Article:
Plain Song

The photographs that comprise Plain Songhave been made over the course of a decade in rural Kansas, where I was raised. The work represents the current trajectory of a long arc that, througha series of photographically-based projects,I have considered the AmericanWest as both a physical space and a terrain for the imagination. This series is the most personal of my career and depicts family, friends, and the landscape that have shaped my worldview. While describing subjects intimate to me, the images also bring to the foreground issues of pressing national concern such as the rural / urban divide in America and identity politics, as they reveal an intricate tapestry of life in “the Heartland”.      

Transition and continuity are in tension in the series. This is evidenced in the landscape as well as the people who inhabit it. Two life-long friends who are gender non-conforming are central to the work. Robert is a prolific artist whom I have known since I was a teenager, before leaving my hometown of Great Bend to attend art school in 1995. Then and more increasingly today, Robert, now in his 70’s, identifies as Scarlet. Wilder, the son of a high school friend, and also a prolific artist, was born Willa, but began his gender transition in late adolescence. Wilder is now 16 and preparing to graduate early from high school to attend art school. 

The photographs show the fragility of life on the Great Plains – as well as the resilience of those residing there. My mother Sylvia is key to the series. Her ingenuity, laced with frugality and informed by her childhood on a remote rural homestead, is on display around her country home and particularly in her garden, which commands the majority of her attention and where most of her food is grown.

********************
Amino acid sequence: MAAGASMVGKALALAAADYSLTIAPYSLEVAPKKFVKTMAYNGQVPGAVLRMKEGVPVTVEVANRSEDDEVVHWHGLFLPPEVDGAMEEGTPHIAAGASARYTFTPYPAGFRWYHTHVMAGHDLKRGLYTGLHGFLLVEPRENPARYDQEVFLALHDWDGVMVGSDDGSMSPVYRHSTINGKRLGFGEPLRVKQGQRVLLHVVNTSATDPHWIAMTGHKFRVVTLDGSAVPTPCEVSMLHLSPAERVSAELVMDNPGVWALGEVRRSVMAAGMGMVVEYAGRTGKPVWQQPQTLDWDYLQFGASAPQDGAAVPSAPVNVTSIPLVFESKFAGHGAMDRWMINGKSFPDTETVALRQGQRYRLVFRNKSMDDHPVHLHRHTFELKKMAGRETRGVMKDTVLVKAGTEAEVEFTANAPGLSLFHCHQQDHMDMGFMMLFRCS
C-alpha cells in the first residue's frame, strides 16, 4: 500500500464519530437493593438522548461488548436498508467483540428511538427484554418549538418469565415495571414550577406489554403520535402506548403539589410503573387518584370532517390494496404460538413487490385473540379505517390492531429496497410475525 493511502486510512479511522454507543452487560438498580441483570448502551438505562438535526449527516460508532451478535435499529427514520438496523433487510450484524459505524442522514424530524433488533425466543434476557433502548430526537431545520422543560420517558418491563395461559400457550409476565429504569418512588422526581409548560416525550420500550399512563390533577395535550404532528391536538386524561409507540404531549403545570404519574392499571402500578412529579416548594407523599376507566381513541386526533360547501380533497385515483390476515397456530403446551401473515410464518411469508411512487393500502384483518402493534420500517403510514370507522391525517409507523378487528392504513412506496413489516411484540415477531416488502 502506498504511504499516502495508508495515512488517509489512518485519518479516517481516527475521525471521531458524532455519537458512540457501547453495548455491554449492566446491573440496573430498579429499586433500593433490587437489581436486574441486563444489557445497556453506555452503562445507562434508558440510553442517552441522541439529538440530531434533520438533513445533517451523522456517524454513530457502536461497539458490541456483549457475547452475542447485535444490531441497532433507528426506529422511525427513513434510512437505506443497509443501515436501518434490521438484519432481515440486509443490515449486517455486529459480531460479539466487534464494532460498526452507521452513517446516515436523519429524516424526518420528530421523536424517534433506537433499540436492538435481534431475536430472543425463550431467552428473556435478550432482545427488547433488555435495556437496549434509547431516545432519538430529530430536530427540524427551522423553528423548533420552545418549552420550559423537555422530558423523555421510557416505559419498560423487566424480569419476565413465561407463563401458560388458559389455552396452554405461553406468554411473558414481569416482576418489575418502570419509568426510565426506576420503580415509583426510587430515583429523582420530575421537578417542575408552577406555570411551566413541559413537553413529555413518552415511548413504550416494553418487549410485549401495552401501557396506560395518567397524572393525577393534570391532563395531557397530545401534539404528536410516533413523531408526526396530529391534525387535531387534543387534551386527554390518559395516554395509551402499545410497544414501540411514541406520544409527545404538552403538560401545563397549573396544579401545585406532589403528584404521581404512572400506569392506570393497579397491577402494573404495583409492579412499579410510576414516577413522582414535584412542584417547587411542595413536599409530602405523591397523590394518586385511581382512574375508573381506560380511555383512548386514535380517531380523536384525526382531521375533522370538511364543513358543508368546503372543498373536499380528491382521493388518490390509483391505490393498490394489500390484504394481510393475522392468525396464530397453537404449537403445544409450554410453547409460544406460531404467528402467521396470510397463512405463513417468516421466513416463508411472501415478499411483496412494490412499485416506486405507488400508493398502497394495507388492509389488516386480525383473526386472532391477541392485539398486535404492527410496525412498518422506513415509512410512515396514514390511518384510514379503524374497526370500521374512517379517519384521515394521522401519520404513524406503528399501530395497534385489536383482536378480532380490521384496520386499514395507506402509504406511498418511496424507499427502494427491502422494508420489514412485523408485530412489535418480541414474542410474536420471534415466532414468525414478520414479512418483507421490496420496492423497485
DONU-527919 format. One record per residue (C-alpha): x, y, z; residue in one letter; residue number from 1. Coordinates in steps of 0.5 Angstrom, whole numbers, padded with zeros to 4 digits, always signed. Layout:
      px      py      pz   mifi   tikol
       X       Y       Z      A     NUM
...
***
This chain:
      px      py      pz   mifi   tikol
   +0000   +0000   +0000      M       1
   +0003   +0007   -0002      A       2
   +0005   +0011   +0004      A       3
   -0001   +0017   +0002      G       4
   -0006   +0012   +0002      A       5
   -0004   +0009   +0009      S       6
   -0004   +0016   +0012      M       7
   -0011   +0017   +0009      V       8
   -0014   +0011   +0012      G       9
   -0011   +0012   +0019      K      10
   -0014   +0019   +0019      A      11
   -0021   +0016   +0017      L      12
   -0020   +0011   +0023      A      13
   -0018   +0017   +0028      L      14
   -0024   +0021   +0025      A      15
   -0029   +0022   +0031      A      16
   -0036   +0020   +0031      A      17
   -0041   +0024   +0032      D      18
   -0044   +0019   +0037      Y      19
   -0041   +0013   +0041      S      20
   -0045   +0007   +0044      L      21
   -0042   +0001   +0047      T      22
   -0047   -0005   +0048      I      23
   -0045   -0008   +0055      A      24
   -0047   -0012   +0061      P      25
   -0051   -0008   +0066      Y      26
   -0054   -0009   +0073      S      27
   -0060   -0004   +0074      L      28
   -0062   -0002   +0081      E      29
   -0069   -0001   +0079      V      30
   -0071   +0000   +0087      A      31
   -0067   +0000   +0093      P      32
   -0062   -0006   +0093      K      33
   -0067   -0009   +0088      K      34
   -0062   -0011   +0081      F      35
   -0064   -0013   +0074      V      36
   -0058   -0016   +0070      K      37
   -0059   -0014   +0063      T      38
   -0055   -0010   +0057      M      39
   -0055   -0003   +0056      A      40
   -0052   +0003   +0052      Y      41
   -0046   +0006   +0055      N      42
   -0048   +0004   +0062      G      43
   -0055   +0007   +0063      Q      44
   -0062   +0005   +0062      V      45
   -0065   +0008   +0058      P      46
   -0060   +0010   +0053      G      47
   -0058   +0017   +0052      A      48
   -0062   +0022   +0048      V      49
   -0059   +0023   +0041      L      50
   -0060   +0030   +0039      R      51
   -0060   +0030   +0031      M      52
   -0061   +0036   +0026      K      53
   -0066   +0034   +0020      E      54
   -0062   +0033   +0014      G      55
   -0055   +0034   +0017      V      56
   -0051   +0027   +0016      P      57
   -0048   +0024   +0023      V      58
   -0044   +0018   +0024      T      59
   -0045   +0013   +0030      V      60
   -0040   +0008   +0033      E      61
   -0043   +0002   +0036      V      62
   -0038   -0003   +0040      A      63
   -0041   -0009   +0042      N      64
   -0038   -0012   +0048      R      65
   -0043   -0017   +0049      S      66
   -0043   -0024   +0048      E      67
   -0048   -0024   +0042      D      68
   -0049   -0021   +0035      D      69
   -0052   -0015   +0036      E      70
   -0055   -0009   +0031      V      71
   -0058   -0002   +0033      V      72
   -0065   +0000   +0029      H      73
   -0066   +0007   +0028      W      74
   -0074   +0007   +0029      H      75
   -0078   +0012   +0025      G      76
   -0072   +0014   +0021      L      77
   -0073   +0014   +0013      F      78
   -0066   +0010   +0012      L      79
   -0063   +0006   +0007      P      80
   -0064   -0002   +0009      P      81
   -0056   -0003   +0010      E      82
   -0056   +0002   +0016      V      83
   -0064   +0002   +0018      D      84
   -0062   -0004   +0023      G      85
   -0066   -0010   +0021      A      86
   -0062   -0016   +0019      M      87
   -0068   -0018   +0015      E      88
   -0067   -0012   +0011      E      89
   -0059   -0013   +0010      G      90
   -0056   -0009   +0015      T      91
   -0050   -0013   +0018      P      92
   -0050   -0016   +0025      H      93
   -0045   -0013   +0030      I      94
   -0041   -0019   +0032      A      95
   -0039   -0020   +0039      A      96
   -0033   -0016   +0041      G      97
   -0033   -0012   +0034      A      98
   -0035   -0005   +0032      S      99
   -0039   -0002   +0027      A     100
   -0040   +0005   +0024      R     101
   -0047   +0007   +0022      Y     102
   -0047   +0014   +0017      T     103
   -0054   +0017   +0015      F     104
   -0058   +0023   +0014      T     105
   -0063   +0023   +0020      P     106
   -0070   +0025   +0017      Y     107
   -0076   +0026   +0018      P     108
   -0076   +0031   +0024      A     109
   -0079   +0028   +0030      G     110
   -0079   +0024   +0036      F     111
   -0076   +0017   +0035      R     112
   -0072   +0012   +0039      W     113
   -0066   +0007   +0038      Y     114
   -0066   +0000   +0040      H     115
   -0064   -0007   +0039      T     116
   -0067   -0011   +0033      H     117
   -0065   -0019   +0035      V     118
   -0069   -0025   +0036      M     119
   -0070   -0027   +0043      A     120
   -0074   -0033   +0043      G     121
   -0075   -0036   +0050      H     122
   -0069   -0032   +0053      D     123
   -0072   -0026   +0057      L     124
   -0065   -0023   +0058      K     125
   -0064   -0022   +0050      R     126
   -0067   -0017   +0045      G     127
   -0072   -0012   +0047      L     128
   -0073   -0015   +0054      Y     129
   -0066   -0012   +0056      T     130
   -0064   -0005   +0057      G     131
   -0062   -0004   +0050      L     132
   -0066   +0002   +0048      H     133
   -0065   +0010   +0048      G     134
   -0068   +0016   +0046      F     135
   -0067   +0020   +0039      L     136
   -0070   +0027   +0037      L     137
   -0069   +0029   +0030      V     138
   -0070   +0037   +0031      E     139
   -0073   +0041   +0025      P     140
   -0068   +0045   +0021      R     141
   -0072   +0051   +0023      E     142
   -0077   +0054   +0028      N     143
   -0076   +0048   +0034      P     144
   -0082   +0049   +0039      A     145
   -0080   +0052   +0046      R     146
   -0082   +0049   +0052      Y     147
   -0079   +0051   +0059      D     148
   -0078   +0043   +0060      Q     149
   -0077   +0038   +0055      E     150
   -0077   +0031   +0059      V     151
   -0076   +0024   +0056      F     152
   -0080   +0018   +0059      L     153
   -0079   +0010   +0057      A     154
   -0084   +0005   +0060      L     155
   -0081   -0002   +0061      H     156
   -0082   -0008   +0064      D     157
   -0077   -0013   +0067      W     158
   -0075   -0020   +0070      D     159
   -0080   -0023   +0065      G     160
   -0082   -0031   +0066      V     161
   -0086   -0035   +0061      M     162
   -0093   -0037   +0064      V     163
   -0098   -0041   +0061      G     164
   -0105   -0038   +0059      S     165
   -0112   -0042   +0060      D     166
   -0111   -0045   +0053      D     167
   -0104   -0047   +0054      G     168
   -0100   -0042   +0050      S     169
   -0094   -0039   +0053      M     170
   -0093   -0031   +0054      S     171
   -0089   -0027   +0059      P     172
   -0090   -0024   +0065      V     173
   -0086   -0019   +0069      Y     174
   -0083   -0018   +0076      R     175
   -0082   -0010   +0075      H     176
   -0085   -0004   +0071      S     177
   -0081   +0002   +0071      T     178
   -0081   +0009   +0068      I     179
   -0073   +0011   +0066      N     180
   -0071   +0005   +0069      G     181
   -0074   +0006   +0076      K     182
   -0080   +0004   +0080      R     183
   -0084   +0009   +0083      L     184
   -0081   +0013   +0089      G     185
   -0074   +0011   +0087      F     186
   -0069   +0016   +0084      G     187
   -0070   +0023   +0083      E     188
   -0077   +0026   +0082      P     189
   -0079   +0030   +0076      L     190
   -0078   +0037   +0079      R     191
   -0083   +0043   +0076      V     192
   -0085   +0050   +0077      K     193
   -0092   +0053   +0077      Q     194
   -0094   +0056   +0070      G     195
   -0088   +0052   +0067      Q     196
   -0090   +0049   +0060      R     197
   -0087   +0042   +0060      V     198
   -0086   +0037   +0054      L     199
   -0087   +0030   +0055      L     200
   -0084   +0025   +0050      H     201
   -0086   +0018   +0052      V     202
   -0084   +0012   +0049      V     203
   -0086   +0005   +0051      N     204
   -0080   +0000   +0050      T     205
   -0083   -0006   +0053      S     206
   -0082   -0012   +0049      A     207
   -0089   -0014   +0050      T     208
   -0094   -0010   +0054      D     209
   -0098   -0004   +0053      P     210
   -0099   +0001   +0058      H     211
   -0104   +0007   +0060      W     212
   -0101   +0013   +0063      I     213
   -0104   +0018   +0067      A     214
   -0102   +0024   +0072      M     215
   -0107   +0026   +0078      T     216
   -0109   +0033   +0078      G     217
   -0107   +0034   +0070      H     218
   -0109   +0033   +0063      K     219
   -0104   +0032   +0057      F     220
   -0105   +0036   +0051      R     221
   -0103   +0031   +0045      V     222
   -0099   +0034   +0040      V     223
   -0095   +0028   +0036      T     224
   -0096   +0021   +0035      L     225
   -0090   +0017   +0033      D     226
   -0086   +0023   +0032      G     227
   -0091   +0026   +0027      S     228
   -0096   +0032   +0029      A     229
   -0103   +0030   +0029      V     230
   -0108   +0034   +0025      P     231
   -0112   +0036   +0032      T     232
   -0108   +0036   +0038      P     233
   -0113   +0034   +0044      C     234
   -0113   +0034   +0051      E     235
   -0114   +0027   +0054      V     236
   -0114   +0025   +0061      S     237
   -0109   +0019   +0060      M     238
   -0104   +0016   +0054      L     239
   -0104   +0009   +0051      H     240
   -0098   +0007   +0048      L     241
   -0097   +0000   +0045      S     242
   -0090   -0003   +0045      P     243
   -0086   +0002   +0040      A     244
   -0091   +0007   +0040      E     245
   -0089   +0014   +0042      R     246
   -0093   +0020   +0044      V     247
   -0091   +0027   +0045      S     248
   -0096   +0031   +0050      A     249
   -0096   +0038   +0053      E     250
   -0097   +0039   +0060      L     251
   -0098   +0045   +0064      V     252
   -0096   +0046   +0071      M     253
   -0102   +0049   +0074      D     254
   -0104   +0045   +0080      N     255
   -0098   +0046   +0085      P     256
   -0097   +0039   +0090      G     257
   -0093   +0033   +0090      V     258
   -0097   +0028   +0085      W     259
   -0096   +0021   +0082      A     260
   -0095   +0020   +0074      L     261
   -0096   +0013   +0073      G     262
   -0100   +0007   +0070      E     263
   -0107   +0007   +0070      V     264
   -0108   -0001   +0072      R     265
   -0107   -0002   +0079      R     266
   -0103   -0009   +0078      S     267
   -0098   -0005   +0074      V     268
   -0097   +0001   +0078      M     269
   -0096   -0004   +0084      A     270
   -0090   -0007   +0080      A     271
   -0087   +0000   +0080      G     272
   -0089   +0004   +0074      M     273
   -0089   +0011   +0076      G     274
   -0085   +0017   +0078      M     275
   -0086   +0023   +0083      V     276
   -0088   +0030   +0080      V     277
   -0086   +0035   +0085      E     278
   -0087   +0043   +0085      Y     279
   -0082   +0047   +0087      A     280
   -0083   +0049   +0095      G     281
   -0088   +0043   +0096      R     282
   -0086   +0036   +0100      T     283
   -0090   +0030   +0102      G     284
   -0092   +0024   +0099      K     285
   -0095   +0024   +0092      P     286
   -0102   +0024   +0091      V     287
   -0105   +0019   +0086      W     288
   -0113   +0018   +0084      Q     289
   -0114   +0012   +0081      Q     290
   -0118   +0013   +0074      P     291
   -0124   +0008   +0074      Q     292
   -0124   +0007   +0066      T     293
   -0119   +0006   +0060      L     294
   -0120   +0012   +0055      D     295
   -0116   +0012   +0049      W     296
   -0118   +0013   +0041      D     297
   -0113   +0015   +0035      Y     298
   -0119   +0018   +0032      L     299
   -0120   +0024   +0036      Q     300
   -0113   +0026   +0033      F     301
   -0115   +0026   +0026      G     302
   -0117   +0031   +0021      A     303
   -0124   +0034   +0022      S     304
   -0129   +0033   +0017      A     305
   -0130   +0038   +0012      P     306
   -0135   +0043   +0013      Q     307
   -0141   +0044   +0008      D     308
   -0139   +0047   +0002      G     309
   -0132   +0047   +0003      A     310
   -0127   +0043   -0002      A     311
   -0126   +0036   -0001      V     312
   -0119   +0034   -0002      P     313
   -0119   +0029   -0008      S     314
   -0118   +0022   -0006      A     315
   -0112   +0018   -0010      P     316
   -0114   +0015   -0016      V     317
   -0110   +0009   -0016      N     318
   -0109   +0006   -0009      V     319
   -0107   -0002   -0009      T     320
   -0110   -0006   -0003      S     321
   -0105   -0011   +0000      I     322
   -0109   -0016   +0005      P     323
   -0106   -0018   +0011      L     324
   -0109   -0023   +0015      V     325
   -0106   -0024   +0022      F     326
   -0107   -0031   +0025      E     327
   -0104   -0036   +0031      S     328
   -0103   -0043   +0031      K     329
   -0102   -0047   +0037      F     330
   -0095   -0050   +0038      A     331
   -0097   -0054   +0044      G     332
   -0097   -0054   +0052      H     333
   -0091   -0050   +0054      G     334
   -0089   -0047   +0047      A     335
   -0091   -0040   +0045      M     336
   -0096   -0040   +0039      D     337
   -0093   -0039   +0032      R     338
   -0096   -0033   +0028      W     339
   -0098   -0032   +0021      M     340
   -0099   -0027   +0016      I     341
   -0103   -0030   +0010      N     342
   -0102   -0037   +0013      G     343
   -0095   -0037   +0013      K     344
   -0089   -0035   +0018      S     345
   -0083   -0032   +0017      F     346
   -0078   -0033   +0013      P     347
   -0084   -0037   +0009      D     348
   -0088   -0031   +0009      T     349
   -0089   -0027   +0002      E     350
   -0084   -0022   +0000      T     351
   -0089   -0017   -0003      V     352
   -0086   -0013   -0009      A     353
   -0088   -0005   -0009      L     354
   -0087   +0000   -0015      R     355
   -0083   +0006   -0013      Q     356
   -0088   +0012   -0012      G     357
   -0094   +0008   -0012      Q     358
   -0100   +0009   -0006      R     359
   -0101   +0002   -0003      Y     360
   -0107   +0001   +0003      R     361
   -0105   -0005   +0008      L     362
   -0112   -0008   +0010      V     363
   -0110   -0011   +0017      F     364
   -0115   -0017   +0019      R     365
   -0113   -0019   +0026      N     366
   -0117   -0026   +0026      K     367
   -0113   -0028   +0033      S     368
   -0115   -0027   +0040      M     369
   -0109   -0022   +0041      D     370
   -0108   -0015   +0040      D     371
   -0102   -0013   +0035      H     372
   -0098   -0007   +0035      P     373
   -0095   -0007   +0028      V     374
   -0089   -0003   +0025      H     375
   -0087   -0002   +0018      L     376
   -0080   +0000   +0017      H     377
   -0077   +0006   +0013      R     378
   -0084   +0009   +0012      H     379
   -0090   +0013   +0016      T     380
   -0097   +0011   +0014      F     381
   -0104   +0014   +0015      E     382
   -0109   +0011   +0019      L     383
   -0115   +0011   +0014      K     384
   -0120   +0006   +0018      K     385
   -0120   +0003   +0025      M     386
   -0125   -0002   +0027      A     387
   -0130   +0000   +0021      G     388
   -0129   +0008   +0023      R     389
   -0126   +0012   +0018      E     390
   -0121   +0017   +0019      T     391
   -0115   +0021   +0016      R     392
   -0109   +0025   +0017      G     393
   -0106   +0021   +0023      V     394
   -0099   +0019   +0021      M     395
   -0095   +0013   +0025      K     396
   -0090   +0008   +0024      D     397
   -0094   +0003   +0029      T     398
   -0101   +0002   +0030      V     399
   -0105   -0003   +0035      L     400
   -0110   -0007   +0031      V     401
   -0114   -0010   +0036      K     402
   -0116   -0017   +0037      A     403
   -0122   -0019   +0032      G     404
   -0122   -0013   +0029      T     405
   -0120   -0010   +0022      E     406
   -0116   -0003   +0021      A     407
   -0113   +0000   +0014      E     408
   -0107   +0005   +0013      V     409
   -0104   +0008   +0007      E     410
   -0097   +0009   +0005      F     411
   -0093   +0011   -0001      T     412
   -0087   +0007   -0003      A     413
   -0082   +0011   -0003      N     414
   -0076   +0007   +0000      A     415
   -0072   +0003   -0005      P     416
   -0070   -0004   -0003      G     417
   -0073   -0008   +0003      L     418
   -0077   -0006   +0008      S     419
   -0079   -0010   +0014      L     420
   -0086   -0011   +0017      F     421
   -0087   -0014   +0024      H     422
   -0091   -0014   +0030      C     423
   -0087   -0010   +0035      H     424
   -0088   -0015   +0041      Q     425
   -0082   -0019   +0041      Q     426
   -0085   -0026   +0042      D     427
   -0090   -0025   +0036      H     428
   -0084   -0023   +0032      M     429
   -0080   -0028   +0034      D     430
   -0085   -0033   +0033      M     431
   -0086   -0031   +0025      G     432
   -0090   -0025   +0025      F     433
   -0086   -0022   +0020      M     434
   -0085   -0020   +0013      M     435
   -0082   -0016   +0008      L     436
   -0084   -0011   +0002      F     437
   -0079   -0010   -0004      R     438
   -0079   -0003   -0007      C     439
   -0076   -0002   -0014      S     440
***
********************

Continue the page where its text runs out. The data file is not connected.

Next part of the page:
The largely biographical images show a stark and sometimes unsettling beauty. On the farm that has been in my maternal family for five generations, Big Creek runs through the landscape, a constant reminder of the continuity of time. Here my cousin Eric, his wife Lisa, their son and seven daughters currently reside, re-inhabiting a land first homesteaded by our kin at the opening of the frontier. Most of the region surrounding the farm is still designated as “frontier” today with a population density of less than six people per square mile. 

My mother’s family emigrated from Germany to this landscape. Generations later, my paternal grandparents emigrated to Kansas from Mexico. As a young person in Great Bend, I felt alienated by the conservative culture and austere agricultural landscape. Made in this land that I never felt a part of while living there, these photographs are a reconciliation of place as central to my identity.